‘Brazil’ soars on to American Region free Blu-ray with a surprisingly good looking 1080p AVC/MPEG-4 transfer framed in the widescreen 1.85:1 aspect ratio. I say ‘surprisingly’ as my memory of watching the first 20 minutes of the film years ago is of a very soft and grainy image. Any softness in the Blu-ray is reserved for the dream sequences where that is the order of the day. The rest of the film has a very acceptable sharpness with plenty of image detail on show. In close-ups, skin pores are there to be seen.
While the overall colour palette is generally drab contributing to the look of the film, skin tones take on a healthy pink hue. Primary colours have a cleanliness to them thanks to the extra saturation of the High Def format. We get deep, solid blacks in the shadows but this also combines with nicely resolved shadow detail – a fine balancing act. As you’d expect, contrast is pulled back somewhat to aid the rather gloomy lighting. The print itself reveals a fine veil of film grain but it’s not intrusive at all, although it is more noticeable in Sam’s dream sequences. We don’t get a totally pristine image due to the odd speck of dirt here and there, but it’s not bad at all.
This is fitting transfer that makes the film look the best it ever has on the home video market.
The audio on ‘Brazil’ comes in a DTS-HD MA 5.1 surround mix that thankfully tries to remain faithful in its own way to the original by not trying to suddenly become a completely engulfing experience. This would have made it not sit well with the visuals. Instead, the new mix concentrates on ensuring that the mostly centre weighted dialogue is clear and intelligible while a wide front soundstage is used to play out the rest of the ‘live action’ effects. The surrounds are generally used for low level atmospheric effects, although they do spring to life when Tuttle’s troops open fire near the end of the movie. The Subwoofer isn’t nudged into life very often, probably due to the style of the original material. The main stereo pair do justice to the ‘Aquerela do Brasil’ number as well as Michael Kamen’s score. While it obviously doesn’t have the sonic clarity of a recent original mix, it does well to bring the sound up to date.
This is a bare bones release with no bonus material. You get the movie and that’s yer lot.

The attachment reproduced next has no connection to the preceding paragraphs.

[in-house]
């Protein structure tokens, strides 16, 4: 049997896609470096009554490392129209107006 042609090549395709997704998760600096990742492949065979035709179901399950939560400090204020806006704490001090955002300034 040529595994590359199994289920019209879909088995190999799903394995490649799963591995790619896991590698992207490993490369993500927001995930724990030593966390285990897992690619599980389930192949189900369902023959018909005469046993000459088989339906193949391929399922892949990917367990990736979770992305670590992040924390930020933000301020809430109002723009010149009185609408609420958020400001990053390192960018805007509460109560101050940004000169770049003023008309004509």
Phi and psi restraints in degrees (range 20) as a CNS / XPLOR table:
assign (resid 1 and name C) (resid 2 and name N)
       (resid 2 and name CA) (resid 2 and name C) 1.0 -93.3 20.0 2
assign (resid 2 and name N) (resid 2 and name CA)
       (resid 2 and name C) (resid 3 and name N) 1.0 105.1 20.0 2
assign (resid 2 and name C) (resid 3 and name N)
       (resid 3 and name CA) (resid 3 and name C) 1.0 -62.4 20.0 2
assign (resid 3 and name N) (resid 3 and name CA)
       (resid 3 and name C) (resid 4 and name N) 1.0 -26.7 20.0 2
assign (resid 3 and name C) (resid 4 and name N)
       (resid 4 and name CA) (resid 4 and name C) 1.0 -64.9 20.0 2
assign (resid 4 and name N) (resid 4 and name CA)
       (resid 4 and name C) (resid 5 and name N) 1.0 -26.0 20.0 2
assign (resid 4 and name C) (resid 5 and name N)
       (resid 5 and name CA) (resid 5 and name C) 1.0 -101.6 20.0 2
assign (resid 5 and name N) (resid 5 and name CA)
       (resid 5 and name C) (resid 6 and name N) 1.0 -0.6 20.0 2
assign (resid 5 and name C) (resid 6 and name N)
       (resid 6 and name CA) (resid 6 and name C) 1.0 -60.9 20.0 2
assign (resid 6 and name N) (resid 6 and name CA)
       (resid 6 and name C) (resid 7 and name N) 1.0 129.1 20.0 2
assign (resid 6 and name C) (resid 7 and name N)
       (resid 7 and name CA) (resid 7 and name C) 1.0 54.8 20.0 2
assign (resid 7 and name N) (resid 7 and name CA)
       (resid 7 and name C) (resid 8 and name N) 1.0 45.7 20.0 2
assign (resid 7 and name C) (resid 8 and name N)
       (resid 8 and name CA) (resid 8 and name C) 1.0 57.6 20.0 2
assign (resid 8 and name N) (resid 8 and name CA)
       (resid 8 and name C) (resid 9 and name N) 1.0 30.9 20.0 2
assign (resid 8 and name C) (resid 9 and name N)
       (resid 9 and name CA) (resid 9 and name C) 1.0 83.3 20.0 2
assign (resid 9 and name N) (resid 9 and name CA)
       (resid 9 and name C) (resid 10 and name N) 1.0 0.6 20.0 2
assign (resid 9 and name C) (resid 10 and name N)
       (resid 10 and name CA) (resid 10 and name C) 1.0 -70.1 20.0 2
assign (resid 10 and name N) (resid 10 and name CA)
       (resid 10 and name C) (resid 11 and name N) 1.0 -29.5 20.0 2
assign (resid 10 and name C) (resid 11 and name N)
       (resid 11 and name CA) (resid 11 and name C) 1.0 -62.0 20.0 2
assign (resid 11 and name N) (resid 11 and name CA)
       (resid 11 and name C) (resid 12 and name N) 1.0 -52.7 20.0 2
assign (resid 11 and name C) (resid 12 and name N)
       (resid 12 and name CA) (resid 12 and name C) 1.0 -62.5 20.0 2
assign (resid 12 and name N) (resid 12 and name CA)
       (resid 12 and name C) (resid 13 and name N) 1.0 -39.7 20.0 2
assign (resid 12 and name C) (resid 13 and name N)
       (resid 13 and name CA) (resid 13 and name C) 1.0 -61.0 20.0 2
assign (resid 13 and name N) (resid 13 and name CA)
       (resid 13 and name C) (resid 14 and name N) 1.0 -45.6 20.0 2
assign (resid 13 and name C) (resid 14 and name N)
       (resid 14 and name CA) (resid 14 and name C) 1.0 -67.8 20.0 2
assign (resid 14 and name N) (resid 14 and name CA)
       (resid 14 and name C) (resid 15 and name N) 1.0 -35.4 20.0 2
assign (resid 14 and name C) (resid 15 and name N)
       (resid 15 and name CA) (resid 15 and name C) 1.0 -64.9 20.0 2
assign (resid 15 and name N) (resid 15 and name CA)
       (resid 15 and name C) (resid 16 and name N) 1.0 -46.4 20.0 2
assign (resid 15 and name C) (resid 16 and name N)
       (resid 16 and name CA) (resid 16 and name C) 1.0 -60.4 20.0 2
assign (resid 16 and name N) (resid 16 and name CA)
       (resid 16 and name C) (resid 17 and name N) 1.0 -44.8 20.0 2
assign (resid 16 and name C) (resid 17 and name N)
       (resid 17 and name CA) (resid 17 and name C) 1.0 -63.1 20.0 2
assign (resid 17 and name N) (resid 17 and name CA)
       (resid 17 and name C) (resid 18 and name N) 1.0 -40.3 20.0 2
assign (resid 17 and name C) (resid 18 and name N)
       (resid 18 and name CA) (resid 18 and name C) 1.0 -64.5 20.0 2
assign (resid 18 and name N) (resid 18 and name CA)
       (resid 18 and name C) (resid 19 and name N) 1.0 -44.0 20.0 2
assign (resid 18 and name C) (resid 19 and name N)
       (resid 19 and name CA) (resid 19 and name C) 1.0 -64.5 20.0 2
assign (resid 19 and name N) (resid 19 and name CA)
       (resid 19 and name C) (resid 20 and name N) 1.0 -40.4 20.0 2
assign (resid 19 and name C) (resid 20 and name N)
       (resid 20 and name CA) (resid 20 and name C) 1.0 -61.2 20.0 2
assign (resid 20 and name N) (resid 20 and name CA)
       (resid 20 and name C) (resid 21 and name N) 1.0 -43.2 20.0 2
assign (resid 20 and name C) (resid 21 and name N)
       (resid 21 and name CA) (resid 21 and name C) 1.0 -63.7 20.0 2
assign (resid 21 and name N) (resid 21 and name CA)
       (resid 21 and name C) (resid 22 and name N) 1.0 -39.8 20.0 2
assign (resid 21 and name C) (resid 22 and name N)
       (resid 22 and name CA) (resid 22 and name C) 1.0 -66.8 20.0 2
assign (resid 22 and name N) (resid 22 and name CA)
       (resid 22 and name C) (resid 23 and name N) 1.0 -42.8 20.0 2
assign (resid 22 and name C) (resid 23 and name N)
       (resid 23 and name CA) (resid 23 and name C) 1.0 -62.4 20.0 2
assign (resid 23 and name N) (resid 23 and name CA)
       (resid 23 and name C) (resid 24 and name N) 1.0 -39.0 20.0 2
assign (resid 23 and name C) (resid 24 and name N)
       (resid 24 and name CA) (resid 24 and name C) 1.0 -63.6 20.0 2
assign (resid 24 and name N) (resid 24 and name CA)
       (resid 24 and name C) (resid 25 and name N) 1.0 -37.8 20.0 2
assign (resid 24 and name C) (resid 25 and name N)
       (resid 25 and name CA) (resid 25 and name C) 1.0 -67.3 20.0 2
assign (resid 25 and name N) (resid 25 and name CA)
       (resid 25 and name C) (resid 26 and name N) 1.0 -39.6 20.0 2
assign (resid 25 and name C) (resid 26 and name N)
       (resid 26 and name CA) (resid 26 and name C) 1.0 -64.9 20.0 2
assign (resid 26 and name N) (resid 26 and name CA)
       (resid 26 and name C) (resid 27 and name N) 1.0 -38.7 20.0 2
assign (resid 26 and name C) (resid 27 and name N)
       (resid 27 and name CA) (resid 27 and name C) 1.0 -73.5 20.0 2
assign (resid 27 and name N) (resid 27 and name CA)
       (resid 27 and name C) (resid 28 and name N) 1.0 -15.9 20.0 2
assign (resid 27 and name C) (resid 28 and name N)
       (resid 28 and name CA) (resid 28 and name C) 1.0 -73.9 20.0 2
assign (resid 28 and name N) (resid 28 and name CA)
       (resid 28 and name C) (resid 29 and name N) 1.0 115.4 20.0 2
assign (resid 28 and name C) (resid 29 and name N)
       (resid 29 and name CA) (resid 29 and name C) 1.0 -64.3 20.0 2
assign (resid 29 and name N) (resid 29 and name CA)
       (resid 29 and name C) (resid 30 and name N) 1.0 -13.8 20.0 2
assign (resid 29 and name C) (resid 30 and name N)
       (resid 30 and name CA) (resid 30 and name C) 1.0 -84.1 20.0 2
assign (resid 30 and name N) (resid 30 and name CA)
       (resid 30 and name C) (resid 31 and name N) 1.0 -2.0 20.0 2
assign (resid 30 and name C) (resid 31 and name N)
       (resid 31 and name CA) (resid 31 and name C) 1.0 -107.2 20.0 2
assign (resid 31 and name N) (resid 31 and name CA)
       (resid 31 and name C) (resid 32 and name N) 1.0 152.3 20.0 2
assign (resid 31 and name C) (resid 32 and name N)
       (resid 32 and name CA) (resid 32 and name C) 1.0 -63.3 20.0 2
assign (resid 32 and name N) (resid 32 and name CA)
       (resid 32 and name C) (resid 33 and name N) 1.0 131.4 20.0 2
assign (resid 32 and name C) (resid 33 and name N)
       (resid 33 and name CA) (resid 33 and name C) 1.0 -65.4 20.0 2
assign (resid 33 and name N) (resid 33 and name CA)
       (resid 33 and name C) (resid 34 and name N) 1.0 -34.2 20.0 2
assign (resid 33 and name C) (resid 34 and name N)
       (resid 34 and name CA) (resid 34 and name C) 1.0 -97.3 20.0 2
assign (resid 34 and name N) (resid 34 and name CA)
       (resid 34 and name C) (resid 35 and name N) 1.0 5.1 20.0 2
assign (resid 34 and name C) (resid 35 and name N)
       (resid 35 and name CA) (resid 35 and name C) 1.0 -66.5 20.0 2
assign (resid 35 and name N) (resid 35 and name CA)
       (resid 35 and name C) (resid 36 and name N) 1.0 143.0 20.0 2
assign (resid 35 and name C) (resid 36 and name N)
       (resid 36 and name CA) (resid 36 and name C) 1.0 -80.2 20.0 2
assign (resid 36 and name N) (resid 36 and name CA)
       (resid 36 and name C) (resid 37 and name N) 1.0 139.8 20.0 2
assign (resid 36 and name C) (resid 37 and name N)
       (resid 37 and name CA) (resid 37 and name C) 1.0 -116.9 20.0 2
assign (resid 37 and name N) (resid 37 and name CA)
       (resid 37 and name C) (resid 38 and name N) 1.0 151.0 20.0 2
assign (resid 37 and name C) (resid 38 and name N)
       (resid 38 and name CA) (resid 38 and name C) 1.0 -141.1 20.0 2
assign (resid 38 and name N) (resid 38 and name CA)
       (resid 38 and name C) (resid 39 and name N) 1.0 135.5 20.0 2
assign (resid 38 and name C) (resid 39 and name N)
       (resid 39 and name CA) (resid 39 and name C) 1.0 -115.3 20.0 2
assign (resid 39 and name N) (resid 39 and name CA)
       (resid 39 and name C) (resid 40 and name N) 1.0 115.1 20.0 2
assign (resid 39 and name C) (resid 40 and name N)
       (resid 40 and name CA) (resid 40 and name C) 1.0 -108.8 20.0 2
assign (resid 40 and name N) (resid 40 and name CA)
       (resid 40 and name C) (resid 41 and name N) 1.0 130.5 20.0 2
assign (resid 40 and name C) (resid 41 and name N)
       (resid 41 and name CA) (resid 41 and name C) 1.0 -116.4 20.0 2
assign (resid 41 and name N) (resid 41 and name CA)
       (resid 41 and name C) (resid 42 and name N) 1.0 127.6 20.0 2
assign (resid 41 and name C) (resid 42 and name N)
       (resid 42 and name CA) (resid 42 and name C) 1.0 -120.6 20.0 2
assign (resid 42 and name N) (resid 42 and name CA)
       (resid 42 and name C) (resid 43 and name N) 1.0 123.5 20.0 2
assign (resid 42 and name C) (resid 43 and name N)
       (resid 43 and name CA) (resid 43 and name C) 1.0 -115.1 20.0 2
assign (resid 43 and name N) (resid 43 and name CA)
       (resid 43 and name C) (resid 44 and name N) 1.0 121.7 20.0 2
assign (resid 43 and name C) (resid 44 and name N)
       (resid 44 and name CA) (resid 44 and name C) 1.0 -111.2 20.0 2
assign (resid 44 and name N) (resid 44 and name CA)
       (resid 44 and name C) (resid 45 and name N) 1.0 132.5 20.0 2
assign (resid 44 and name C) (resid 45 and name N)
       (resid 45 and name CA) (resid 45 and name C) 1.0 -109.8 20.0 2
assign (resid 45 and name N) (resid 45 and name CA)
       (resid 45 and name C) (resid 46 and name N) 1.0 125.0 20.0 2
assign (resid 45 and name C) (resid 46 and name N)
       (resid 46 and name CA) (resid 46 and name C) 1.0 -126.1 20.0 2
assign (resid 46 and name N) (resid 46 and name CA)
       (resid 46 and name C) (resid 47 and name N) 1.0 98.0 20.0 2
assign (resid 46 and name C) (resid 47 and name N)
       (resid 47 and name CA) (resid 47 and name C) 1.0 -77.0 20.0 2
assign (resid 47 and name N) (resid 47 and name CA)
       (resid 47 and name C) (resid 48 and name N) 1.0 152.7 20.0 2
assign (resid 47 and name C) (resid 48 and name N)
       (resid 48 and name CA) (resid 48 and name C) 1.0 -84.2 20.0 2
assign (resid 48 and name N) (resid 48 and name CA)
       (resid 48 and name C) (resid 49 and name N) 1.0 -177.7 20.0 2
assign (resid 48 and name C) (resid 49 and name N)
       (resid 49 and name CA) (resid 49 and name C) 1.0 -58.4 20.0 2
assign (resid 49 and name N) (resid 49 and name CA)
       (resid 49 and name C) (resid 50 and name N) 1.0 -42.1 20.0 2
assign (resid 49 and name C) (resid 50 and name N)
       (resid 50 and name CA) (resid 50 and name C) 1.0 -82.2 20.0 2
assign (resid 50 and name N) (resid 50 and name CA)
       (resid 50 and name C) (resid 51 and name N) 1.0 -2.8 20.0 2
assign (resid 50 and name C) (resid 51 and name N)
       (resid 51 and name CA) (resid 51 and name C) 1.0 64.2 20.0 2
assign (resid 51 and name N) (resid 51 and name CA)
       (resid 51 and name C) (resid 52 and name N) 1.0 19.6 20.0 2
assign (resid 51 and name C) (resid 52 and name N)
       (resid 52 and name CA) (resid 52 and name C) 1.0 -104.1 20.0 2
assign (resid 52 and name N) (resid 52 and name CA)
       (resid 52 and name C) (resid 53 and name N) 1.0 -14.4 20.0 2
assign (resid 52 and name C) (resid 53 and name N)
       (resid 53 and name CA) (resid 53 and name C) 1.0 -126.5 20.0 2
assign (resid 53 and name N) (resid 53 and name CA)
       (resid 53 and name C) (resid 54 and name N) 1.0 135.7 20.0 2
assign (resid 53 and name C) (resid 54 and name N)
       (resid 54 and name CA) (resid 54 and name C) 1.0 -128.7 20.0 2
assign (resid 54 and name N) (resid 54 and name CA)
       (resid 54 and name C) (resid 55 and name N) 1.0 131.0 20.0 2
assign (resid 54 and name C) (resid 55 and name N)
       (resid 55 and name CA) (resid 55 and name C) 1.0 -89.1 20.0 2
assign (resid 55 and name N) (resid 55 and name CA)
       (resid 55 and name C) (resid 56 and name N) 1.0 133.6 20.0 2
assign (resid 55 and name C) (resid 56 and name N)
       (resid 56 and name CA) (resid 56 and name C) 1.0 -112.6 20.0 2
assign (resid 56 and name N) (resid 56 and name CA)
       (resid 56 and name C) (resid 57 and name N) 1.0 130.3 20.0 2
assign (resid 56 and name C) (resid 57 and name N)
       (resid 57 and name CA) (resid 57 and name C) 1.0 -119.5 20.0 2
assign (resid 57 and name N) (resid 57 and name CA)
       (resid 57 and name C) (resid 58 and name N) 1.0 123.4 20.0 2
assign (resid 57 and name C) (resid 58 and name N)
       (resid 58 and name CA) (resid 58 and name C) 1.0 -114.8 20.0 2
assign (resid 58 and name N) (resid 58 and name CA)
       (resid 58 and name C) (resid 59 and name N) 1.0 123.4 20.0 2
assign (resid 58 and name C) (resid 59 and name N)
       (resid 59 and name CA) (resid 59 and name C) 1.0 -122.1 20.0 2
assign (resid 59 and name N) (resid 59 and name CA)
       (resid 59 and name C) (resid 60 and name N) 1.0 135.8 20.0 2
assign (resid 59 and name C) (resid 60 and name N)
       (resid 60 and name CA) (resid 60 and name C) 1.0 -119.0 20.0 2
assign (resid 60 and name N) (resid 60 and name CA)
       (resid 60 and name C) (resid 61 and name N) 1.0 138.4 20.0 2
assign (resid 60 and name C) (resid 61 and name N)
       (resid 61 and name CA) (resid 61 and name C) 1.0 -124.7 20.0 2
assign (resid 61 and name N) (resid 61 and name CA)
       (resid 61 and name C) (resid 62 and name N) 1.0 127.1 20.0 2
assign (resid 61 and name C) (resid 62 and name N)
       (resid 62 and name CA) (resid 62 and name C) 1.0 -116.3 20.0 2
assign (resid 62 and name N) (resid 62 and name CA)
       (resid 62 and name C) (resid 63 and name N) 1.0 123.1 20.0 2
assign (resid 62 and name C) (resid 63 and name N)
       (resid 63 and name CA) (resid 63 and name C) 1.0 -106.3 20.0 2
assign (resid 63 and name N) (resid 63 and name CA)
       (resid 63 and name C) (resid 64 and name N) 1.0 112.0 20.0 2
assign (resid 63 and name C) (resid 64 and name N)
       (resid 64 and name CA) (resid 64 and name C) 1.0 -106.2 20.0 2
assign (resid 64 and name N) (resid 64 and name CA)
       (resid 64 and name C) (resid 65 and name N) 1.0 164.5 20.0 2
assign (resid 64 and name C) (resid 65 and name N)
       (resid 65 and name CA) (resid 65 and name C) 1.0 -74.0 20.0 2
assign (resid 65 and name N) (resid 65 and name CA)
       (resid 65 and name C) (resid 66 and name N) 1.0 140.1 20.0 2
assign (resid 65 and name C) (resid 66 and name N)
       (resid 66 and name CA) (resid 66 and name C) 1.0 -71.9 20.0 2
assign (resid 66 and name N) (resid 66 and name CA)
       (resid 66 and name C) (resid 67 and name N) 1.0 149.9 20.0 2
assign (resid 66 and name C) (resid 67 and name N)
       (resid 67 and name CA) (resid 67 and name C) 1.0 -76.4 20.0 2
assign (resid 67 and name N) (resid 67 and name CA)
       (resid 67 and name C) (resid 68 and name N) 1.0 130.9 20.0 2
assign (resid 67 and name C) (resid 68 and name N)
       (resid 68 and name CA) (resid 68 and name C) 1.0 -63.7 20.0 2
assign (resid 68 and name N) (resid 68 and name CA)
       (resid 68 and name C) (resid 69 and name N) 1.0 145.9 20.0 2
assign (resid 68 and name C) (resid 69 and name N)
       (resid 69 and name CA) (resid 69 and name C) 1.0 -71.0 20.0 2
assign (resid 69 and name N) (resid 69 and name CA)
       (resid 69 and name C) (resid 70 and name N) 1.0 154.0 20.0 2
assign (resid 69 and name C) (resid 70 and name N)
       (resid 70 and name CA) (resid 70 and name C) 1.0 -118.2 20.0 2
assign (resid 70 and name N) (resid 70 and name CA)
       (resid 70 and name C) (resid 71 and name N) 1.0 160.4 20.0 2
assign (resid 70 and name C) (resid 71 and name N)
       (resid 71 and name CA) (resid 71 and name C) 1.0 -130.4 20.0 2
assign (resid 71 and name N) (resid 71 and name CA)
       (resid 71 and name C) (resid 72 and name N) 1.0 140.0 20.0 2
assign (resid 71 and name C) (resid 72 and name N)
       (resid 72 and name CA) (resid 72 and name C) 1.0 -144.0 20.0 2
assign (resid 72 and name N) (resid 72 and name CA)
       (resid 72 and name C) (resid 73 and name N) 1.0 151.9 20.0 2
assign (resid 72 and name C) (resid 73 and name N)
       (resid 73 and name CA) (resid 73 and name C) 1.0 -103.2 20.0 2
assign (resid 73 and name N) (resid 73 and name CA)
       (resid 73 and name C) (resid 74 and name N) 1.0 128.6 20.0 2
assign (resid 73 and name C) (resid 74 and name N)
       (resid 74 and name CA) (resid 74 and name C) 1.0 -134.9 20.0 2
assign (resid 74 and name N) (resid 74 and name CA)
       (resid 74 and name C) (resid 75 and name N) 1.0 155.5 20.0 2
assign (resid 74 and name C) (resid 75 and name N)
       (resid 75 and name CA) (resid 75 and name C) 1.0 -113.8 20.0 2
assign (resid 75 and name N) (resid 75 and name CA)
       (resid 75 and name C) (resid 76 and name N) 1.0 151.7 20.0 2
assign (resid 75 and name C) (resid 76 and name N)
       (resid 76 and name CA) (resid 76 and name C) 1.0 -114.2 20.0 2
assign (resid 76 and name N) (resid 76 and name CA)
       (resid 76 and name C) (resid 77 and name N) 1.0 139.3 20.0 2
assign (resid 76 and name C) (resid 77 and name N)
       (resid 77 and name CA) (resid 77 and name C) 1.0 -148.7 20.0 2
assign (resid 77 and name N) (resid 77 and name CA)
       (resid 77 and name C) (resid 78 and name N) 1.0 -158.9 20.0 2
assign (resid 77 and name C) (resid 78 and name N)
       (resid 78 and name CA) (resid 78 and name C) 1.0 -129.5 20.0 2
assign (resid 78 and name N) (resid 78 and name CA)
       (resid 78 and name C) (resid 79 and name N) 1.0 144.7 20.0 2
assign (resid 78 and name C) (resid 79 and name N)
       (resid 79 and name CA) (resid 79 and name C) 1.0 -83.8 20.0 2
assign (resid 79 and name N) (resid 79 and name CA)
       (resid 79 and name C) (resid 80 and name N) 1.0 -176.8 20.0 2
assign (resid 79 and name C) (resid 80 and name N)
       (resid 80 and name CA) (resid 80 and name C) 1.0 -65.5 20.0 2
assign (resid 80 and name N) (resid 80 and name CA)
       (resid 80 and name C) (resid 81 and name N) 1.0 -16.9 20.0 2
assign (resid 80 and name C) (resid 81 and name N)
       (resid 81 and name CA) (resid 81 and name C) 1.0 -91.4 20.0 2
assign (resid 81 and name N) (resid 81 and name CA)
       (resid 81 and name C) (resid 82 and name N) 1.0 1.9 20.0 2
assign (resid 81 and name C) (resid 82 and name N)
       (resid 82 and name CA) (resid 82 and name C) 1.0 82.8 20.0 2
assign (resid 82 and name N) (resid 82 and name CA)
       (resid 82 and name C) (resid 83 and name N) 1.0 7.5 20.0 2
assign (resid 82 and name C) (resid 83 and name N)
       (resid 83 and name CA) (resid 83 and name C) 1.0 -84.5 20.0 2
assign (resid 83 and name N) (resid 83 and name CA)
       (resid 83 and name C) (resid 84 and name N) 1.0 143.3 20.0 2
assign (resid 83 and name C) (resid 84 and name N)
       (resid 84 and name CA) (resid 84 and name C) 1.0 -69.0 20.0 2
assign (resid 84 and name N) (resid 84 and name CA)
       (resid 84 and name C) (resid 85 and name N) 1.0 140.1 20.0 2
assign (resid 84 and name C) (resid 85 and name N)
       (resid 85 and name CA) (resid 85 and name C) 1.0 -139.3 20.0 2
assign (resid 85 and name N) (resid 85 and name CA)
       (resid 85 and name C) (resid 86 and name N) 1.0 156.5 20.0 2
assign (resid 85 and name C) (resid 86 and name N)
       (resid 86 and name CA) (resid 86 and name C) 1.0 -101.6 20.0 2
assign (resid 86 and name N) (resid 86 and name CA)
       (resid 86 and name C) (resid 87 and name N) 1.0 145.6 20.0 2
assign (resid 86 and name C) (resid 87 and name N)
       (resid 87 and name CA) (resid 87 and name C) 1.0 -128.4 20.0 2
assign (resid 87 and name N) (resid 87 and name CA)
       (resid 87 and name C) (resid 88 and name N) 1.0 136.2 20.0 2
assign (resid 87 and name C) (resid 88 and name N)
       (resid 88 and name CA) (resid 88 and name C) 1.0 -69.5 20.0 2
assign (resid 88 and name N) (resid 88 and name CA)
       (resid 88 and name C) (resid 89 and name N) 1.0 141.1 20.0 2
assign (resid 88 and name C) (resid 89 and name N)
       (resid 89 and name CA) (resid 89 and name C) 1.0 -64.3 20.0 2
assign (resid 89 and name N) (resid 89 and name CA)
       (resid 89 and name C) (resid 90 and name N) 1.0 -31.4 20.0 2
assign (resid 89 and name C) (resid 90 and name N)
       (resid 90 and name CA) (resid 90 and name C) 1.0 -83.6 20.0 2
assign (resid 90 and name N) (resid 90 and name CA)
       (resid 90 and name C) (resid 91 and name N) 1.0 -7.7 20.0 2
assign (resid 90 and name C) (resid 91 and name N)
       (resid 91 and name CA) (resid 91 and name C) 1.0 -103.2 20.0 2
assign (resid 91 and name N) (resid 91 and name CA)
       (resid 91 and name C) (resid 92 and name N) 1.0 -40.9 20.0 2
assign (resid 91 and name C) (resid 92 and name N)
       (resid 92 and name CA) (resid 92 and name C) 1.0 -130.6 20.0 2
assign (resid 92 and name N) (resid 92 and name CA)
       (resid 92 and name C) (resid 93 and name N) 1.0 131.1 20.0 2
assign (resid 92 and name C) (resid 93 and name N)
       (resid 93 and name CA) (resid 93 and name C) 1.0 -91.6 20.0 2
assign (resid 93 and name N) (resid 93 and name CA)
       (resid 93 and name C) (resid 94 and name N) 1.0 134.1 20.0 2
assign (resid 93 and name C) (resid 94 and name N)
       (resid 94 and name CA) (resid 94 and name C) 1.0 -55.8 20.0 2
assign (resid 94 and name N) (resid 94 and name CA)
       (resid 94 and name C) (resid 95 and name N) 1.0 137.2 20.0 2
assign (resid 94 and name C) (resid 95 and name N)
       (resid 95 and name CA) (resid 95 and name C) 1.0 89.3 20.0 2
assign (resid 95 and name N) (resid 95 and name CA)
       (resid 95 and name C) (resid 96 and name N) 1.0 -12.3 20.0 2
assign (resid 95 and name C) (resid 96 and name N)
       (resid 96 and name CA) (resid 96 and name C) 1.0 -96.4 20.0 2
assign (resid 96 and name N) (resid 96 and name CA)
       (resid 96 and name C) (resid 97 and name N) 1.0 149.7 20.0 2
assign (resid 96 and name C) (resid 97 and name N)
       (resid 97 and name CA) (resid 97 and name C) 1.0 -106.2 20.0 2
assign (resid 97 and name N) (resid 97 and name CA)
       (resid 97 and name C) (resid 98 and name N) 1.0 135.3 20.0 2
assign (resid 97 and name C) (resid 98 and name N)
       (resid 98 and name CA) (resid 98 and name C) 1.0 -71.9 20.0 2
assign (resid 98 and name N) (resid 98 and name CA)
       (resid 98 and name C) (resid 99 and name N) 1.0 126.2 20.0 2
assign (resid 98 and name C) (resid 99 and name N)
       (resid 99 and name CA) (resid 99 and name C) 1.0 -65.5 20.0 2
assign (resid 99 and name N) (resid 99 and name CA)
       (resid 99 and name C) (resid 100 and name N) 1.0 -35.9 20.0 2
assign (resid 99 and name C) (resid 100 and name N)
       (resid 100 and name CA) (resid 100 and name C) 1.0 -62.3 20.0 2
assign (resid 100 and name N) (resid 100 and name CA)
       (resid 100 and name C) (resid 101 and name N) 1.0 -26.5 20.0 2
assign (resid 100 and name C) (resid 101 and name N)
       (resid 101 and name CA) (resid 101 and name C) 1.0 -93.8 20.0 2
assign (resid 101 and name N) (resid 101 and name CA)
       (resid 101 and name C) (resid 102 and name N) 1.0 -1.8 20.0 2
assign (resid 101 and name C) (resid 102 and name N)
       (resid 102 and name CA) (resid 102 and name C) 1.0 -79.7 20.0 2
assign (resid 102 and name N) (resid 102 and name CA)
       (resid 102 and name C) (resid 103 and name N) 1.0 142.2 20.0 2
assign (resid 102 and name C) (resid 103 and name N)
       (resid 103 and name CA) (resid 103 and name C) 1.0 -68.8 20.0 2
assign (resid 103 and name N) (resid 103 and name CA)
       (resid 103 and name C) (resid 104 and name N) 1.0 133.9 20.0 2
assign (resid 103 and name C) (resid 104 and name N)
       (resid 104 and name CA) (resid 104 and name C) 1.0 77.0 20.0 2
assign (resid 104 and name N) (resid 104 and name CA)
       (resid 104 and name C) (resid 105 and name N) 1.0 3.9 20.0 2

While the Blu-ray scores in terms of picture and sound quality, the Criterion DVD release with its plethora of extra material and all three versions of the film puts this release to shame even with its non-anamorphic print. Still, I suspect a Special Edition Blu-ray won't be too far away.
Terry Gilliam’s magnum opus ‘Brazil’ comes to American Region free Blu-ray with a very acceptable 1080p AVC/MPEG-4 transfer framed in the widescreen 1.85:1 aspect ratio. While not the 143 minute Director’s Cut many had hoped for, at least it’s not Sid Sheinberg’s 94 minute version. The image is generally sharp with only a fine veil of grain and colours, while muted to match the look of the piece, do benefit from the greater saturation of the High Def format.
The DTS-HD MA 5.1 surround audio thankfully does not go over the top by attempting to be immersive, but instead concentrates on providing clear and crisp dialogue amid a wide front soundstage with the surrounds being reserved for gentle atmospheric effects. There are no bonus materials on this bare bones release, but the significant increase in quality over previous home video releases will make it a worthwhile consideration.
The film itself is a Sci-Fi cult classic full of imaginative ideas and many warnings for our modern world. A tad scary but also full of dark comedy, it’s well worth overcoming the gloomy outlook. Jonathan Pryce, Robert DeNiro and cast full of great British faces make it one to watch.
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